The closest I've come / Fred Aceves.

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  • Additional Information
    • Publication Information:
      First edition.
    • Abstract:
      Summary: Marcos Rivas is desperate to escape the projects, his neglectful mother, and her abusive boyfriend, but when he is picked for a class at his high school targeting smart students who are underperforming, he initially resists.
    • Notes:
      Text in English.
    • Other Titles:
      Closest I have come.
    • ISBN:
    • Accession Number:
    • Accession Number:
    • Accession Number:


Booklist Reviews 2017 October #2

Marcos Rivas is an inner-city kid stuck with a bad home situation and no apparent way out, even through school, where he's a high-school sophomore. He's got some good friends he plays basketball with, but that's the highlight. That is, until the new principal enrolls him in a mentorship program, along with a few other kids nominated by their teachers as students with great potential but poor grades. Marcos begins to think that maybe he's not so alone. Aceves' debut draws some inspiration from his own experiences growing up in a similar community as Marcos, and expertly tells a success story that'll have readers cheering by the end. Marcos' point of view is one certainly shared by other kids his age who are taught to keep their feelings inside, or to solve their problems with violence. Here's a novel about that kid readers all know—or are themselves—who deserves to have a shot at life, and hopes that good choices and hard work from friends can get him there. An inspirational read. Copyright 2017 Booklist Reviews.

Horn Book Guide Reviews 2018 Spring

Marcos Rivas wants to escape his inner-city neighborhood and abusive home life, so he jumps at the chance to attend Future Success, an afterschool class to help underachievers become achievers. As his home situation worsens, Marcos learns that education can be the answer to his problems, but that he needs to take the first step. Marcoss contemporary-teen language rings true, and his experiences are authentic. Copyright 2018 Horn Book Guide Reviews.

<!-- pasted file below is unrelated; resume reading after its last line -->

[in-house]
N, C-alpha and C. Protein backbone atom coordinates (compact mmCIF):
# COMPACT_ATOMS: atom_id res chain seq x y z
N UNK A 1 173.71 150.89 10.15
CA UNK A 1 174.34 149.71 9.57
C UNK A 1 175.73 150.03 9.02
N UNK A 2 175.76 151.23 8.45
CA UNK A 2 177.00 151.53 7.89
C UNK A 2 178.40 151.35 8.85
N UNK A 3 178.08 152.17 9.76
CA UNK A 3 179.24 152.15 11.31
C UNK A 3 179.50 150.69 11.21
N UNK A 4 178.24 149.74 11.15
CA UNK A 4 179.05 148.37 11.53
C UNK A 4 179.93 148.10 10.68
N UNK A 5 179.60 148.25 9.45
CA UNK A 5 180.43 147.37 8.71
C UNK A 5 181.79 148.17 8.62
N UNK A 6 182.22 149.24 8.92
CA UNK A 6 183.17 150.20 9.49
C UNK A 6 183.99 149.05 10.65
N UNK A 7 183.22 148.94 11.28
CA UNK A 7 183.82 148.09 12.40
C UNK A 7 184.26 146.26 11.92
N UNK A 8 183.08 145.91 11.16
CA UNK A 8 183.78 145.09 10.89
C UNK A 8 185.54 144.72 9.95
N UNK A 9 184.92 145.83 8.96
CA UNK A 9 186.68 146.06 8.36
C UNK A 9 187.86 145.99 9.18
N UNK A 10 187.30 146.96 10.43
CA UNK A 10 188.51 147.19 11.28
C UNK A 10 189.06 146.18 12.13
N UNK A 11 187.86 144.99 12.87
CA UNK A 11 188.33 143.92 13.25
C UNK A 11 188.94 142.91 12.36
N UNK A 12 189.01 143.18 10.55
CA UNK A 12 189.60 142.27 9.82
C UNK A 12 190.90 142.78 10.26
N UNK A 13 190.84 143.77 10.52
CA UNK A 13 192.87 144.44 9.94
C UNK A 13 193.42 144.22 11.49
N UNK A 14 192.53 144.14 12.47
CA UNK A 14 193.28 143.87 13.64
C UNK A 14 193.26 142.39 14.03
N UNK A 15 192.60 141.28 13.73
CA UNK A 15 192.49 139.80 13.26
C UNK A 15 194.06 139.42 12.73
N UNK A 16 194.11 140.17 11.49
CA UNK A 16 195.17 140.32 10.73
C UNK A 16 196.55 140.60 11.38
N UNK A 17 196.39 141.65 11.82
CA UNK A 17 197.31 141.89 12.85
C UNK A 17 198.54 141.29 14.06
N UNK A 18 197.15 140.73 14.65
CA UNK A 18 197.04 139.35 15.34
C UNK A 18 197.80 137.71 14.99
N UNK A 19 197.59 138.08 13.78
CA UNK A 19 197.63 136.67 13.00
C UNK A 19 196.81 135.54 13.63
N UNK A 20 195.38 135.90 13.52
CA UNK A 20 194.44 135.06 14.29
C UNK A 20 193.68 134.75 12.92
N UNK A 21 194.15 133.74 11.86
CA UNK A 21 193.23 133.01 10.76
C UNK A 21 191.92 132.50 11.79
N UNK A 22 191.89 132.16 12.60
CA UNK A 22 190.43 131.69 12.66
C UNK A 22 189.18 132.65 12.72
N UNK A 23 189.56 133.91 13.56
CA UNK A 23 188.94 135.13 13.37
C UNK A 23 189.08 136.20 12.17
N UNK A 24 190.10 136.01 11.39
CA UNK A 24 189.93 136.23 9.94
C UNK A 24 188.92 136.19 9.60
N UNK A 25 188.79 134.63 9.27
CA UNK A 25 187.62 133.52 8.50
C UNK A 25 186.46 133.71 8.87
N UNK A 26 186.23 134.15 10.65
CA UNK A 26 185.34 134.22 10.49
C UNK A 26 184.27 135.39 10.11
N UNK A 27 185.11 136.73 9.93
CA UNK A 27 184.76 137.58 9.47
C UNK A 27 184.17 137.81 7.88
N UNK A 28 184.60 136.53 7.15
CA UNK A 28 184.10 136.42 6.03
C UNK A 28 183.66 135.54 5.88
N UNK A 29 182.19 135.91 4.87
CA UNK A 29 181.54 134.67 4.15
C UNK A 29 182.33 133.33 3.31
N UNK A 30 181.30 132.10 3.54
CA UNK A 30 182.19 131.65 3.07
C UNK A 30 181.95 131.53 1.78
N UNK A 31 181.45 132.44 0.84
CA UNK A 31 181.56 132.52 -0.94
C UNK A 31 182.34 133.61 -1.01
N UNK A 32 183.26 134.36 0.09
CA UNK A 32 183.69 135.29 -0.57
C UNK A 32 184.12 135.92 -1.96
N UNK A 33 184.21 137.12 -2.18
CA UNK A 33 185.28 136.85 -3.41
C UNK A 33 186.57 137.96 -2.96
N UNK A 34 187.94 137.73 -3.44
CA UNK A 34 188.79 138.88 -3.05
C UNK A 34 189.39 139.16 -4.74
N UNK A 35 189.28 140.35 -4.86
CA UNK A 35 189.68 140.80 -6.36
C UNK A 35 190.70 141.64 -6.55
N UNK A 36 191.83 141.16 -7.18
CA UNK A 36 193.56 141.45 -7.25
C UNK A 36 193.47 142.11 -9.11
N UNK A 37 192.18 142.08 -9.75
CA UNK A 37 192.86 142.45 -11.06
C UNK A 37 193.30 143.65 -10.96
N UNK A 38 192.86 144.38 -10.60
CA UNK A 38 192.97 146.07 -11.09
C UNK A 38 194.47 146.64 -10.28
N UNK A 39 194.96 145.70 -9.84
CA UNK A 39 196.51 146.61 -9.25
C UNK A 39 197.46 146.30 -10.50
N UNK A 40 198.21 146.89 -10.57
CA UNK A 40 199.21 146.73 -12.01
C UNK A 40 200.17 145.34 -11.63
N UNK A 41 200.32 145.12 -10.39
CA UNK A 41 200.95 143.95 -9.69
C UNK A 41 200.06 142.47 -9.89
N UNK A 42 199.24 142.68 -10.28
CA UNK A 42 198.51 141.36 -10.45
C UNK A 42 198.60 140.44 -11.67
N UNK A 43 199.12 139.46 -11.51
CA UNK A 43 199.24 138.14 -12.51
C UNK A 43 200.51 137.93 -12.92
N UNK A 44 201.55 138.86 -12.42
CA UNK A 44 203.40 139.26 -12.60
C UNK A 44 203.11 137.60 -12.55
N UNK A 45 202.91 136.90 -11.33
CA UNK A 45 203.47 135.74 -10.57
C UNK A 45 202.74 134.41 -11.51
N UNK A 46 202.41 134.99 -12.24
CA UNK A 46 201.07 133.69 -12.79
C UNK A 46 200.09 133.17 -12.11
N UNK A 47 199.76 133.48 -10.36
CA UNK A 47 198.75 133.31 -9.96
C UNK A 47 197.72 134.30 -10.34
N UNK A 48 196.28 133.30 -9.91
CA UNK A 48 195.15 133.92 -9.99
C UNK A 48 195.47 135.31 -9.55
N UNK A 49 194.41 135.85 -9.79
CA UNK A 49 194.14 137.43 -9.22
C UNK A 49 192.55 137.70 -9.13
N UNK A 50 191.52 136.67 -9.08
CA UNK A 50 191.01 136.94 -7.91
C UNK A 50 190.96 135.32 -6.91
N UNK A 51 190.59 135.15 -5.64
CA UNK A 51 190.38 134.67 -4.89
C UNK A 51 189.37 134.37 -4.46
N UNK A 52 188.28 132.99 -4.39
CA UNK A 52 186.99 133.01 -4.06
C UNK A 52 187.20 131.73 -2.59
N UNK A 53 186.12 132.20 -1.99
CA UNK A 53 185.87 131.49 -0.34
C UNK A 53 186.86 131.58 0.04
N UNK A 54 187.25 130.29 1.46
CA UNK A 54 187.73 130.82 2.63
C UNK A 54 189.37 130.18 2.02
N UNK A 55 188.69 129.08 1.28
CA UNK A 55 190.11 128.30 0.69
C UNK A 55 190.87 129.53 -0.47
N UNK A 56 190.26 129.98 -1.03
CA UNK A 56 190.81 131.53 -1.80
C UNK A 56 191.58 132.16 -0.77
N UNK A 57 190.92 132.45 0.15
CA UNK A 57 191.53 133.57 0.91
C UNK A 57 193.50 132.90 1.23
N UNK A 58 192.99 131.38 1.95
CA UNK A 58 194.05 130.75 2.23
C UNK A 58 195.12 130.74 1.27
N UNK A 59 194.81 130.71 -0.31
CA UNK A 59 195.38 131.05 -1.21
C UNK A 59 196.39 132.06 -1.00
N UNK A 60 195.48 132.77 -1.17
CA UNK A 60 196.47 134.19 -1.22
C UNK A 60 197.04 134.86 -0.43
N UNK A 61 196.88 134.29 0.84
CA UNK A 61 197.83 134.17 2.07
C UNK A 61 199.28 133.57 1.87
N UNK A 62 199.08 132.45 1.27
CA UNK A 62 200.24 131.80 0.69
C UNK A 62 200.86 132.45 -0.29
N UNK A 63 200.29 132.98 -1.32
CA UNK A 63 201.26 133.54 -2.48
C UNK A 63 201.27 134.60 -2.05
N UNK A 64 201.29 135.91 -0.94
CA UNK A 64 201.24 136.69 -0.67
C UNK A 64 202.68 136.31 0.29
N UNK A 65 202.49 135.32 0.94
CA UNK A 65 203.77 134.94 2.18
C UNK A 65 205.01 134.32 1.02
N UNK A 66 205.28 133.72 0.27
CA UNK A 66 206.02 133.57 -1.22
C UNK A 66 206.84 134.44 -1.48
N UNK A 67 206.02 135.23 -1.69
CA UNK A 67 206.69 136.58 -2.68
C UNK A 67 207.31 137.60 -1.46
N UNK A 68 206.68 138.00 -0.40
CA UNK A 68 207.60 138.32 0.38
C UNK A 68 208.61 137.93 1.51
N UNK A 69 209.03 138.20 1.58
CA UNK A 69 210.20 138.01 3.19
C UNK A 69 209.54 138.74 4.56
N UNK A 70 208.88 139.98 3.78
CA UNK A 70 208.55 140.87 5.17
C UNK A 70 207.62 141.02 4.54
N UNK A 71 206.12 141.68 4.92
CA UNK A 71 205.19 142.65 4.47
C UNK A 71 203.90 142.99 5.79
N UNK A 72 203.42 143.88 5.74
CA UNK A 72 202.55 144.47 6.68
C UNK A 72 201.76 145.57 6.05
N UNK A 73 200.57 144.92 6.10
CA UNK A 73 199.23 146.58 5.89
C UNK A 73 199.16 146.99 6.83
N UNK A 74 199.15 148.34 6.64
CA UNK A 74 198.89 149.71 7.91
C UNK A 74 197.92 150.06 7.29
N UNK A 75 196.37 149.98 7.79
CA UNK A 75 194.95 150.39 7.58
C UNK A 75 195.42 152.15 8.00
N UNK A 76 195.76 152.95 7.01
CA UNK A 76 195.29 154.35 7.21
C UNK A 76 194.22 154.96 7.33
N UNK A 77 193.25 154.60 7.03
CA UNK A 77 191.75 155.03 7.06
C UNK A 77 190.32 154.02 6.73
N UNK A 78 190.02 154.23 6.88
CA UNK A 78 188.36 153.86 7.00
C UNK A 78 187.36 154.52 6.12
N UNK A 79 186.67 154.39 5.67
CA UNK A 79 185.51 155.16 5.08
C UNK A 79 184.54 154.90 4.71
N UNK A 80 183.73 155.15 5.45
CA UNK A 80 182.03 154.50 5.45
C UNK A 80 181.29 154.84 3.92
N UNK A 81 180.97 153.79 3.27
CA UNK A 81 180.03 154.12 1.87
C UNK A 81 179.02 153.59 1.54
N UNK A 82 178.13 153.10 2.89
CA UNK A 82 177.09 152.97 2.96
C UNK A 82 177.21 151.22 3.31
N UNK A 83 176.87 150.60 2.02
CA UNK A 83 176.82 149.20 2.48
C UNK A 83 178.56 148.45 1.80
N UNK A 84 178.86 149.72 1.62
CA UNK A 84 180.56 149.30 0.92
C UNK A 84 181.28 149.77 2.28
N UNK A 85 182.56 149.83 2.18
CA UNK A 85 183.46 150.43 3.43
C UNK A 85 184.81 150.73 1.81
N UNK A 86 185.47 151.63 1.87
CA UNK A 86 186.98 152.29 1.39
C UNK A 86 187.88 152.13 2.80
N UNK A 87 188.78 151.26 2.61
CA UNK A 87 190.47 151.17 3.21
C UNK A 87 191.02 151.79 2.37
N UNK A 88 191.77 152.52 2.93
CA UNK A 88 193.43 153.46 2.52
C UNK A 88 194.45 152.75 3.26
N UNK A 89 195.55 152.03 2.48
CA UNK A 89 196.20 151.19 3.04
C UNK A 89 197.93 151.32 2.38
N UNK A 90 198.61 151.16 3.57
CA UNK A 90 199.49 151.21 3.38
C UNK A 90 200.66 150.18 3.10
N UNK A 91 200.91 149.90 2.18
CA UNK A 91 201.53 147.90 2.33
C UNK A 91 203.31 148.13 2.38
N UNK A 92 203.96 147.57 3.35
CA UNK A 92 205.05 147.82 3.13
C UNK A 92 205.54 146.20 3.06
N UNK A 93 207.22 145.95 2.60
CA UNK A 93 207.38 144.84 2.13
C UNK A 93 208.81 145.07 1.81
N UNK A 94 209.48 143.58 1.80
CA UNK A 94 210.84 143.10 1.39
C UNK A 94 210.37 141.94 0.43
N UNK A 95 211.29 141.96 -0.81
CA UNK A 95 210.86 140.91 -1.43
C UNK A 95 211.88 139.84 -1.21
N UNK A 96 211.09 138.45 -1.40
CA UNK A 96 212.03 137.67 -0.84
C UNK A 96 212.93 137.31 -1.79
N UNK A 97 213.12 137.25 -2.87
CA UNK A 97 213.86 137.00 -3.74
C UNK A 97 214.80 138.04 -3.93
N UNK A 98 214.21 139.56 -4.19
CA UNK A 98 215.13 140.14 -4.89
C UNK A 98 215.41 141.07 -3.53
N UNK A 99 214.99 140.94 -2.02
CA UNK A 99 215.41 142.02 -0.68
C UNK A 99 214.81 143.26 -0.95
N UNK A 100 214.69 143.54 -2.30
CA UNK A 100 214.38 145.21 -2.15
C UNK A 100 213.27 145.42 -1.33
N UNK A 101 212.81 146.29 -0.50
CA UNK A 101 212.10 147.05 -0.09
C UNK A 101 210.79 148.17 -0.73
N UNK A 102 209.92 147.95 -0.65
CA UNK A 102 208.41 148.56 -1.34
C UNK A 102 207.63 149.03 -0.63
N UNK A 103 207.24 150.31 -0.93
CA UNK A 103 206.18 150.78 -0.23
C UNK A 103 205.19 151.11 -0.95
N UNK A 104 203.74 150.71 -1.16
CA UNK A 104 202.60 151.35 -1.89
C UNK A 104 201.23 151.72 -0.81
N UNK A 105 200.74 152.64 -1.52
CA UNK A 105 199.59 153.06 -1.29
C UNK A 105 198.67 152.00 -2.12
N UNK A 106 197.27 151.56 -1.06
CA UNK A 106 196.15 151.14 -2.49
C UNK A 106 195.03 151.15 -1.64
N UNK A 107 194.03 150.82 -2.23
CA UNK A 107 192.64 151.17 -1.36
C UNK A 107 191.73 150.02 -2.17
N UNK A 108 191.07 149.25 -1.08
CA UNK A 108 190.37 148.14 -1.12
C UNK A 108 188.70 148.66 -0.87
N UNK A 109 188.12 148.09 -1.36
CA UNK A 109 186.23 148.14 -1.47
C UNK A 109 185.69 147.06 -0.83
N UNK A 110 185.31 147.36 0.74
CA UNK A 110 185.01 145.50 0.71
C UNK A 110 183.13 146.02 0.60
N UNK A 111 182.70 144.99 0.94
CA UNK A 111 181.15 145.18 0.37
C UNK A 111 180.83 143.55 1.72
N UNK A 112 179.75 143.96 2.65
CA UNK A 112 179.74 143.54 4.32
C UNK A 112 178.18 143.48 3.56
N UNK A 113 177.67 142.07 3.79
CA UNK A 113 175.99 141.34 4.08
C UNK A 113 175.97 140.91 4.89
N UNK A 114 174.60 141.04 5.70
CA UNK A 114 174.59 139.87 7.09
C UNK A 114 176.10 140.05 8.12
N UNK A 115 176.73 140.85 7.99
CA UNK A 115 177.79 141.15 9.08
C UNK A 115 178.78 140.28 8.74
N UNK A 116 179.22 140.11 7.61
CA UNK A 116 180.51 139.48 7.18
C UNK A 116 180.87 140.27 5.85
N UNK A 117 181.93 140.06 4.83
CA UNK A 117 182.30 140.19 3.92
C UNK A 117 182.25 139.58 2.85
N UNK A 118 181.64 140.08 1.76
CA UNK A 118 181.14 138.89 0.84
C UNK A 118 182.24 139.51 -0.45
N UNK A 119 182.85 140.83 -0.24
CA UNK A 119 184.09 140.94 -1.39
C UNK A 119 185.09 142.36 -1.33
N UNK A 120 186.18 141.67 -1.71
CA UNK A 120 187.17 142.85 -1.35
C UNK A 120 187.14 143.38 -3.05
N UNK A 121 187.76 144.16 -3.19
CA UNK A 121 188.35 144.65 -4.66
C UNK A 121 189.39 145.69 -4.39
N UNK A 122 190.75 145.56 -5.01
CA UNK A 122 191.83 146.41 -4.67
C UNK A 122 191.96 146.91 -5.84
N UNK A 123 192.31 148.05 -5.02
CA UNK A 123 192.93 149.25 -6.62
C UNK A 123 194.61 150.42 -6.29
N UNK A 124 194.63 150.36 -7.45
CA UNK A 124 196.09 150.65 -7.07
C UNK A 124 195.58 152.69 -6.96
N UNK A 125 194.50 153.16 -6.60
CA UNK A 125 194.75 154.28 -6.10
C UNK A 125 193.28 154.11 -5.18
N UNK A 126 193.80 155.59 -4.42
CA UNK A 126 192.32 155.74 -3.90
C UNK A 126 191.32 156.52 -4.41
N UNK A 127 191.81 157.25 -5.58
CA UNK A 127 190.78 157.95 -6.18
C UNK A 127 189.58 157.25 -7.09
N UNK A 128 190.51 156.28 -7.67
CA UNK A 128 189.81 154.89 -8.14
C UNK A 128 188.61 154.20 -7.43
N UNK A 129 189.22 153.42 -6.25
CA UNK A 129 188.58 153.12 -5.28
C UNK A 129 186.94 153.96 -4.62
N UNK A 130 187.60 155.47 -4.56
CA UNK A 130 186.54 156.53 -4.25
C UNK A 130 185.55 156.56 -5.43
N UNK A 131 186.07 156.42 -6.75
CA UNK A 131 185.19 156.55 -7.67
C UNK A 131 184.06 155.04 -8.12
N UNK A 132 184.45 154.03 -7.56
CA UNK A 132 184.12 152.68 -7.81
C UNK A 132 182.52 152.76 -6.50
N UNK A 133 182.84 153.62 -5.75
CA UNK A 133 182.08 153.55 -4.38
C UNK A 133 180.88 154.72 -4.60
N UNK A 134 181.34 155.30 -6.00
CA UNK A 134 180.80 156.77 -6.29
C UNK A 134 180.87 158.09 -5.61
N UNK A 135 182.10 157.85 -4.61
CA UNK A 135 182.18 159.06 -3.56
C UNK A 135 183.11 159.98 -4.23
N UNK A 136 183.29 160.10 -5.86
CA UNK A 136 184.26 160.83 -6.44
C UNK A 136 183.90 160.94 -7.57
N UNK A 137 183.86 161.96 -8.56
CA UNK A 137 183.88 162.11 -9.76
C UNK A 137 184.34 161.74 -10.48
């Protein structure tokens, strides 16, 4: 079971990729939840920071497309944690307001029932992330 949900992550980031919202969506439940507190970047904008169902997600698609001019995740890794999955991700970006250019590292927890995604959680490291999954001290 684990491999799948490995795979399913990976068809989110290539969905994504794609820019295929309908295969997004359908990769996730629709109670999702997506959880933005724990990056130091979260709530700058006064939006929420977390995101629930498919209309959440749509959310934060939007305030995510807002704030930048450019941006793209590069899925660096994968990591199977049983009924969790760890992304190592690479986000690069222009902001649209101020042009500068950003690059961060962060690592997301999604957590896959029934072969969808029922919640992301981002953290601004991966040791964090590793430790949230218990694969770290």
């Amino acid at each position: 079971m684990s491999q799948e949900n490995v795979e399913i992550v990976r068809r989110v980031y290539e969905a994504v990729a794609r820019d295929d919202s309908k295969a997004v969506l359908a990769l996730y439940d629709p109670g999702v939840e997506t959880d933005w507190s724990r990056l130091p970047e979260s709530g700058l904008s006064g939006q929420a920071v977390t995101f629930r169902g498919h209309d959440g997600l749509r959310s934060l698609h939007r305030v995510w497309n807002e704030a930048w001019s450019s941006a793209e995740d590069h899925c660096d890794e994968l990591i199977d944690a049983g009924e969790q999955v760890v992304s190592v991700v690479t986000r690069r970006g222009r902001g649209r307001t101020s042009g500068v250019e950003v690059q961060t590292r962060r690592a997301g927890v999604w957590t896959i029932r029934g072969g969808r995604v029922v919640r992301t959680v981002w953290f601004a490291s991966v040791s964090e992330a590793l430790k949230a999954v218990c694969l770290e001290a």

PW Reviews 2017 October #2

In a poor neighborhood in central Tampa, Fla., sophomore Marcos Rivas is more worried about avoiding his mother's abusive, racist boyfriend than about getting good grades. But he also yearns to escape poverty and maybe even get a date with Amy, a classmate with blue-streaked hair and a no-nonsense attitude ("All my life I've seen how couples match, in skin or style, and then I get a crush on a white girl who listens to punk"). Aceves sets his first novel in a vividly described community plagued by the familiar demons of addiction, crime, and abuse, as well as rampant racism. Marcos's narration springs to life as he struggles with complex problems. His best friend is dealing drugs, and his mother—who was 16 when she became pregnant—doesn't really know how to take care of herself, much less him. Through new friends in Marcos's after-school program, he realizes that he isn't alone, an epiphany that permeates the balance of the novel. It's a memorable, hard-hitting portrait of a teenager trying to shape his own destiny after being dealt a difficult hand. Ages 14–up. Agent: Louise Fury, Bent Agency. (Nov.)

Copyright 2017 Publishers Weekly.